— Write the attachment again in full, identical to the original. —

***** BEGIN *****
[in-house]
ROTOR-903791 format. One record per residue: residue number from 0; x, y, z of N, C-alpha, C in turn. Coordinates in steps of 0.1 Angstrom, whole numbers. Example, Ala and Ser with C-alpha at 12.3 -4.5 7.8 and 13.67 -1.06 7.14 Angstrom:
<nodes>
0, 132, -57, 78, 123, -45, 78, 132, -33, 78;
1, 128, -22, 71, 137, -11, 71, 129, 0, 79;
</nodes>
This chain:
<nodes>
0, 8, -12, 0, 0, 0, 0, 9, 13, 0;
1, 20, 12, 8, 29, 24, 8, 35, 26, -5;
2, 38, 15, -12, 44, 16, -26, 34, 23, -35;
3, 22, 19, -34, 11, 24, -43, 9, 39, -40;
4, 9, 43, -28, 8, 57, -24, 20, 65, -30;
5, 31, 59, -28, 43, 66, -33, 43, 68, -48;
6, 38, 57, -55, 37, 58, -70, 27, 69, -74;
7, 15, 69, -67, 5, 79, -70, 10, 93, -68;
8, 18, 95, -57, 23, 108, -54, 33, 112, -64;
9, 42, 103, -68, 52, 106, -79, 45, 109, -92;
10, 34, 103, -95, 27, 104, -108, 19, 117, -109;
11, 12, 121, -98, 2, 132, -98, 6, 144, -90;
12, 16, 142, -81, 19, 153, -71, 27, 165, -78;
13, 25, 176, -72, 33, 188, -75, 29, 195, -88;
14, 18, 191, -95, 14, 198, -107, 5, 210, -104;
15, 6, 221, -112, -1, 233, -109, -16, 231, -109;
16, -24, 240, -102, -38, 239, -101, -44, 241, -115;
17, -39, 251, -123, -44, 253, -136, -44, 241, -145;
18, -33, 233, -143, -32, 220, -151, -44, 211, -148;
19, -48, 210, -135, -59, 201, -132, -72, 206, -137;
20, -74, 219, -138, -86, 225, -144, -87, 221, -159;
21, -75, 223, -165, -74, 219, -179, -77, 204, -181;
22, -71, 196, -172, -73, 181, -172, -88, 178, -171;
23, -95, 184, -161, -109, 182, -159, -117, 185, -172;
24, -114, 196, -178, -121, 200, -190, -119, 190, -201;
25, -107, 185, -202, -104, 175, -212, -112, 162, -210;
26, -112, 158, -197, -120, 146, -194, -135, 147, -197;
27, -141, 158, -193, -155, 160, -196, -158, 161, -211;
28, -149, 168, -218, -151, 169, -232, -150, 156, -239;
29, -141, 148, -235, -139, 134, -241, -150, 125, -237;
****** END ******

[in-house]
ROTOR-903791 format. One record per residue: residue number from 0; x, y, z of N, C-alpha, C in turn. Coordinates in steps of 0.1 Angstrom, whole numbers. Example, Ala and Ser with C-alpha at 12.3 -4.5 7.8 and 13.67 -1.06 7.14 Angstrom:
<nodes>
0, 132, -57, 78, 123, -45, 78, 132, -33, 78;
1, 128, -22, 71, 137, -11, 71, 129, 0, 79;
</nodes>
This chain:
<nodes>
0, 8, -12, 0, 0, 0, 0, 9, 13, 0;
1, 20, 12, 8, 29, 24, 8, 35, 26, -5;
2, 38, 15, -12, 44, 16, -26, 34, 23, -35;
3, 22, 19, -34, 11, 24, -43, 9, 39, -40;
4, 9, 43, -28, 8, 57, -24, 20, 65, -30;
5, 31, 59, -28, 43, 66, -33, 43, 68, -48;
6, 38, 57, -55, 37, 58, -70, 27, 69, -74;
7, 15, 69, -67, 5, 79, -70, 10, 93, -68;
8, 18, 95, -57, 23, 108, -54, 33, 112, -64;
9, 42, 103, -68, 52, 106, -79, 45, 109, -92;
10, 34, 103, -95, 27, 104, -108, 19, 117, -109;
11, 12, 121, -98, 2, 132, -98, 6, 144, -90;
12, 16, 142, -81, 19, 153, -71, 27, 165, -78;
13, 25, 176, -72, 33, 188, -75, 29, 195, -88;
14, 18, 191, -95, 14, 198, -107, 5, 210, -104;
15, 6, 221, -112, -1, 233, -109, -16, 231, -109;
16, -24, 240, -102, -38, 239, -101, -44, 241, -115;
17, -39, 251, -123, -44, 253, -136, -44, 241, -145;
18, -33, 233, -143, -32, 220, -151, -44, 211, -148;
19, -48, 210, -135, -59, 201, -132, -72, 206, -137;
20, -74, 219, -138, -86, 225, -144, -87, 221, -159;
21, -75, 223, -165, -74, 219, -179, -77, 204, -181;
22, -71, 196, -172, -73, 181, -172, -88, 178, -171;
23, -95, 184, -161, -109, 182, -159, -117, 185, -172;
24, -114, 196, -178, -121, 200, -190, -119, 190, -201;
25, -107, 185, -202, -104, 175, -212, -112, 162, -210;
26, -112, 158, -197, -120, 146, -194, -135, 147, -197;
27, -141, 158, -193, -155, 160, -196, -158, 161, -211;
28, -149, 168, -218, -151, 169, -232, -150, 156, -239;
29, -141, 148, -235, -139, 134, -241, -150, 125, -237;